Area resident opposed to the continuation of the economic development sales tax.

Dear Editor, 
Dr. King once said, “Our lives begin to die when we become silent about things that matter.”
The half-cent sale tax matters to me, so I’m speaking out about why I will not vote for the renewal of the half-cent sale tax.
First reason: About a month before the half-cent sales tax was voted on in 2006, I invited about 25 to 30 people to my home to talk about the tax. All were African American. 
My reason was, I felt that we should all be on the same page — either we were going to vote for the tax or we were not. I was totally against the tax and I had some good reasoning, but I promised the people in attendance that if we voted for the tax that I would not speak out against it. Also, our black pastors would lead this effort, not the NAACP.
We had five pastors in the group of people that attended this meeting. They were as follows: Rev. Llewellyn Terry (Mt. Olive Baptist Church), Dr. Lewis Shepherd (Greater Pleasant Hill Baptist Church), Rev. James Giles (St. Paul A.M.E.), Superintendent Leroy Williams (Tate Temple C.O.G.I.C.) and Rev. Charles Hood (Gennesaret Baptist Church).
The EDCCC at that time consisted of five commissioners and fifteen advisories. So, we decided at this meeting that in order for us (the African American community) to vote for this tax we wanted two of the five commissioners to be African American and we wanted the fifteen advisories to look like the community of Arkadelphia. We later went to the Quorum Court and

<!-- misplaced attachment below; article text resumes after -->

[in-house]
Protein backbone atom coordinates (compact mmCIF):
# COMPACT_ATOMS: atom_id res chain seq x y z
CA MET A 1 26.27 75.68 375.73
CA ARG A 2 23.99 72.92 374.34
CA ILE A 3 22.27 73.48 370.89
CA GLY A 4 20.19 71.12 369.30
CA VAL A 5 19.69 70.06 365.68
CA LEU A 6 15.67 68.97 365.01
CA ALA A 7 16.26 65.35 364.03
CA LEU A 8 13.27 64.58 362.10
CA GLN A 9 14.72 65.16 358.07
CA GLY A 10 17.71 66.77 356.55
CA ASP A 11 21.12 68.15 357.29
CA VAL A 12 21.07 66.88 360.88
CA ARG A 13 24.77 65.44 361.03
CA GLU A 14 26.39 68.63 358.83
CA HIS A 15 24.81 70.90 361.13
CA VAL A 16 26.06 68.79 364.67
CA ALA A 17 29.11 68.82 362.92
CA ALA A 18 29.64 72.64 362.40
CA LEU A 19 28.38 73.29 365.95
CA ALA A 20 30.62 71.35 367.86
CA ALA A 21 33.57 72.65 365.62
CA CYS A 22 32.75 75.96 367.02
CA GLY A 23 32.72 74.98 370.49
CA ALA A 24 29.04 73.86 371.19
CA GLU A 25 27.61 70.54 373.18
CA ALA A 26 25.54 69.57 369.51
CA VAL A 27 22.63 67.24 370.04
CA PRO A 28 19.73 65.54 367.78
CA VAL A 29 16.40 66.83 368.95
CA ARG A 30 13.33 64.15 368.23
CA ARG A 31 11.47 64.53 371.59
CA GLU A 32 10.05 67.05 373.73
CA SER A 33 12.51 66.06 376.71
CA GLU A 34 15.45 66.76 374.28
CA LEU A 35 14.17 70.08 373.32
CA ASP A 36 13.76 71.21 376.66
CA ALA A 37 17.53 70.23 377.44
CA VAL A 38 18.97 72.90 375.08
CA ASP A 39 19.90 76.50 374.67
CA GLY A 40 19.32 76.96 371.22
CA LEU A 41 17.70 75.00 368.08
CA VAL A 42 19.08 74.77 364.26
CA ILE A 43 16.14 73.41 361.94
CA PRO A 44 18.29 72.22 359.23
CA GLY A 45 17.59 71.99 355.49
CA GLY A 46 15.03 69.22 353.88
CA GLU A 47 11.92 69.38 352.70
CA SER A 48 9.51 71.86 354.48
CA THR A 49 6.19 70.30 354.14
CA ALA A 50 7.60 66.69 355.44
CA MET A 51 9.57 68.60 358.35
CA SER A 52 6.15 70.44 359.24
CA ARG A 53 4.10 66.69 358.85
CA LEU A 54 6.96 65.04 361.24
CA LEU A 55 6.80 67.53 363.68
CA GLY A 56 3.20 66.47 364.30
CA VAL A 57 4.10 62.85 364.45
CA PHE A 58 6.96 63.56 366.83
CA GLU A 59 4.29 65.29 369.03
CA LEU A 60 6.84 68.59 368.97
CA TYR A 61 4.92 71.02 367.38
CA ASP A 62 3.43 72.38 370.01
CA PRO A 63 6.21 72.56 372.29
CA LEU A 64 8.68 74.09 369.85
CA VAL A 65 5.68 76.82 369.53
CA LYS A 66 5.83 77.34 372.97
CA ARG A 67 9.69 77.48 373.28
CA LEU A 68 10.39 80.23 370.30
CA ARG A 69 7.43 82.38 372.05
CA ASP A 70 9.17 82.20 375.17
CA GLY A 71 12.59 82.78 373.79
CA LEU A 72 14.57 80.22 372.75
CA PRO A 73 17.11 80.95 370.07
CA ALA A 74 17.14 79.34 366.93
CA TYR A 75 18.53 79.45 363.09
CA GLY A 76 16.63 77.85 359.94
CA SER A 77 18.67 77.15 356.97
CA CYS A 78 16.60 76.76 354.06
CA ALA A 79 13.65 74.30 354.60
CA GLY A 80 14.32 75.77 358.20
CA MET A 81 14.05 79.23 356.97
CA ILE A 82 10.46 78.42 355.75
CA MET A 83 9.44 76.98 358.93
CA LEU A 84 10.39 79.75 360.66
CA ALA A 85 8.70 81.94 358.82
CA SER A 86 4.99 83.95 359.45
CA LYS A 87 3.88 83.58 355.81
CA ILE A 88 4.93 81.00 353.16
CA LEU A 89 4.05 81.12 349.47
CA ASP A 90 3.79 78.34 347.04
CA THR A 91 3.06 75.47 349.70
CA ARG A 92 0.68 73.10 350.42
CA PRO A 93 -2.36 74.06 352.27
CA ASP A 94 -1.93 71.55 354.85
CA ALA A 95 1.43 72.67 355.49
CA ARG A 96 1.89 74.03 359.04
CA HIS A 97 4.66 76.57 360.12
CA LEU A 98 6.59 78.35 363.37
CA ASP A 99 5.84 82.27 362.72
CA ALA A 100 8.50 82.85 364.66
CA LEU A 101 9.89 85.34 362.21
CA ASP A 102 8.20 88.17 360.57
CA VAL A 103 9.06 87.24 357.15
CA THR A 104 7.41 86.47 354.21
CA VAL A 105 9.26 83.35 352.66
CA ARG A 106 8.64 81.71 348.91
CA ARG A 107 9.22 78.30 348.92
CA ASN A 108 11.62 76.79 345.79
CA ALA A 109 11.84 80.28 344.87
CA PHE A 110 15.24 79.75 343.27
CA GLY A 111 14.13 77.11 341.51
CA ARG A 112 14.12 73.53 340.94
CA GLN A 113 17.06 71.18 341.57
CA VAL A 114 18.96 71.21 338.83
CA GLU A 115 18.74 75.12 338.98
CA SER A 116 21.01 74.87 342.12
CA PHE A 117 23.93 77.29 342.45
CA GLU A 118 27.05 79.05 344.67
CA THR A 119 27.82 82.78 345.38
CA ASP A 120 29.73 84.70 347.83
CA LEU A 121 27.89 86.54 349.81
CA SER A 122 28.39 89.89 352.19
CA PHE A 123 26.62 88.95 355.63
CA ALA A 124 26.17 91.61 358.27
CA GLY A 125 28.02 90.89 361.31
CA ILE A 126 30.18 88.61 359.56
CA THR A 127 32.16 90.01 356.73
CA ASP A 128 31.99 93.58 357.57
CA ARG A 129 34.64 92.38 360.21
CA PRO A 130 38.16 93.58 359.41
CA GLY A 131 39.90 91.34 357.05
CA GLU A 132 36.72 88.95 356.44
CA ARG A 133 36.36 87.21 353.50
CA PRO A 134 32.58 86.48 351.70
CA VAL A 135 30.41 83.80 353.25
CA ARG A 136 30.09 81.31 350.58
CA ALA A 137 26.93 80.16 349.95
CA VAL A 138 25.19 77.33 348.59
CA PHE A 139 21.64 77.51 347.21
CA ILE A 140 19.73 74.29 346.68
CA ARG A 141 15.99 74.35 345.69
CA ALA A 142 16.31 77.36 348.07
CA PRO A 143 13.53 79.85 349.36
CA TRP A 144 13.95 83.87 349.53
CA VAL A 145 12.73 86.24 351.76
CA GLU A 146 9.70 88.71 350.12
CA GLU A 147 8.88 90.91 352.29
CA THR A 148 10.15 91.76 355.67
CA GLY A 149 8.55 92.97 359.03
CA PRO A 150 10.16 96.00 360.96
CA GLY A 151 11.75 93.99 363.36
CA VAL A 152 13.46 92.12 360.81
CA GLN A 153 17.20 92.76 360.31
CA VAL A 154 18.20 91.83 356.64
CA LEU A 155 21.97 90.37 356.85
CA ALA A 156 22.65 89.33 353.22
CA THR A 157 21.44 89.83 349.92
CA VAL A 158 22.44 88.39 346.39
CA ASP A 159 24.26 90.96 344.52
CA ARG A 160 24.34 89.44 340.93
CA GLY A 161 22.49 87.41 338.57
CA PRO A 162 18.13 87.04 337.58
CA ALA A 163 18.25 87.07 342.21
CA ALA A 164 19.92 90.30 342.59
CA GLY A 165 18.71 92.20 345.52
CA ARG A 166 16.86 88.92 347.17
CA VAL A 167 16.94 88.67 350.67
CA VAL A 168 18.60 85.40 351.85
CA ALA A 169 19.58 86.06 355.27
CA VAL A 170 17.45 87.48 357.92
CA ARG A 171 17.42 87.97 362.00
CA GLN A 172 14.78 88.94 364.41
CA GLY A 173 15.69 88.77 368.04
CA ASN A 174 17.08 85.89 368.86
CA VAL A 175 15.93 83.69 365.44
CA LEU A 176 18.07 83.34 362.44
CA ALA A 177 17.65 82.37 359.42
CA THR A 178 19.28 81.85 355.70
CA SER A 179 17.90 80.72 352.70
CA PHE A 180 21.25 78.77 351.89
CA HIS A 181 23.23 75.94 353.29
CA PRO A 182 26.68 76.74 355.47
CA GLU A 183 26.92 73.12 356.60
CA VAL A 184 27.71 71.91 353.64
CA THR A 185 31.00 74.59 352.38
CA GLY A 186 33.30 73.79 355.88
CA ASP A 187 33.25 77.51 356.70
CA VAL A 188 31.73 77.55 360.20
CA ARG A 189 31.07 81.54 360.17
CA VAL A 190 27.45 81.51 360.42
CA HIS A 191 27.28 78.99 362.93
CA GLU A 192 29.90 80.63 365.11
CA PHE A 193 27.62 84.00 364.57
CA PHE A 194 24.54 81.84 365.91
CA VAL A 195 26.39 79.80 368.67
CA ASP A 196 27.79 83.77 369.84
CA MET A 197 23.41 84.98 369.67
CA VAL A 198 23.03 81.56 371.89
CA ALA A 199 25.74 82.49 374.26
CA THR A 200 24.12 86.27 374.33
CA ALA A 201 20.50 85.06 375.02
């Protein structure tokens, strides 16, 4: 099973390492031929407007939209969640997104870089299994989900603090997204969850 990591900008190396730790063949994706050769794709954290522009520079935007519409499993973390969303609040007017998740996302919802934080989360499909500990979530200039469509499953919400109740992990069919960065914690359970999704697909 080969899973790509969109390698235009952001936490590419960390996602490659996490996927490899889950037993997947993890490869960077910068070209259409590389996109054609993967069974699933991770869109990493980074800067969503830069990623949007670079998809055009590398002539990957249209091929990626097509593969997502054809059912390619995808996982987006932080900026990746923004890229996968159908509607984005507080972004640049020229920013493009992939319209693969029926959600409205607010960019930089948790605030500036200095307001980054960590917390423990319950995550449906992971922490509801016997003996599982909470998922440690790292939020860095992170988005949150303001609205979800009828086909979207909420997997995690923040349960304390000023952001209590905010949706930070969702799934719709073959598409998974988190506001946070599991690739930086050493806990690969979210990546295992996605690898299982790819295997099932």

Rev. Charles Hood made the presentation and the Quorum Court voted unanimously for our request. We (the African American community) overwhelmingly voted for the half-cent sales tax and it passed! Now that has all changed.
Second reason: There is not one African American business that has benefitted from the half-cent sales tax, not one; and they will never benefit as long as the tax structure stays the same.
The sad part is that they (the powers to be) knew that in 2006, but they (the powers to be) told us (the African American community) something different.
Third reason: The EDCCC, The Alliance and The Chamber are all housed in an office space on Pine Street. They all draw salaries or stipends from the half-cent sales tax and they are all white. Not one African American works in that office nor has an African American received a dime from this tax money — not one — and that is not right, in my opinion.
These are the three reasons that I will not vote for the renewal of the half-cent sales tax. Also, there is one other reason why I am speaking out, and that is that Dr. King also said, “Silence gives consent.”
So, let’s come together and defeat this tax bill and work with our state representatives or whomever and pass a Clark County Economic Development Bill that will help our small businesses, both black and white. Help start small businesses, both black and white.
Henry Wilson, President
Clark County NAACP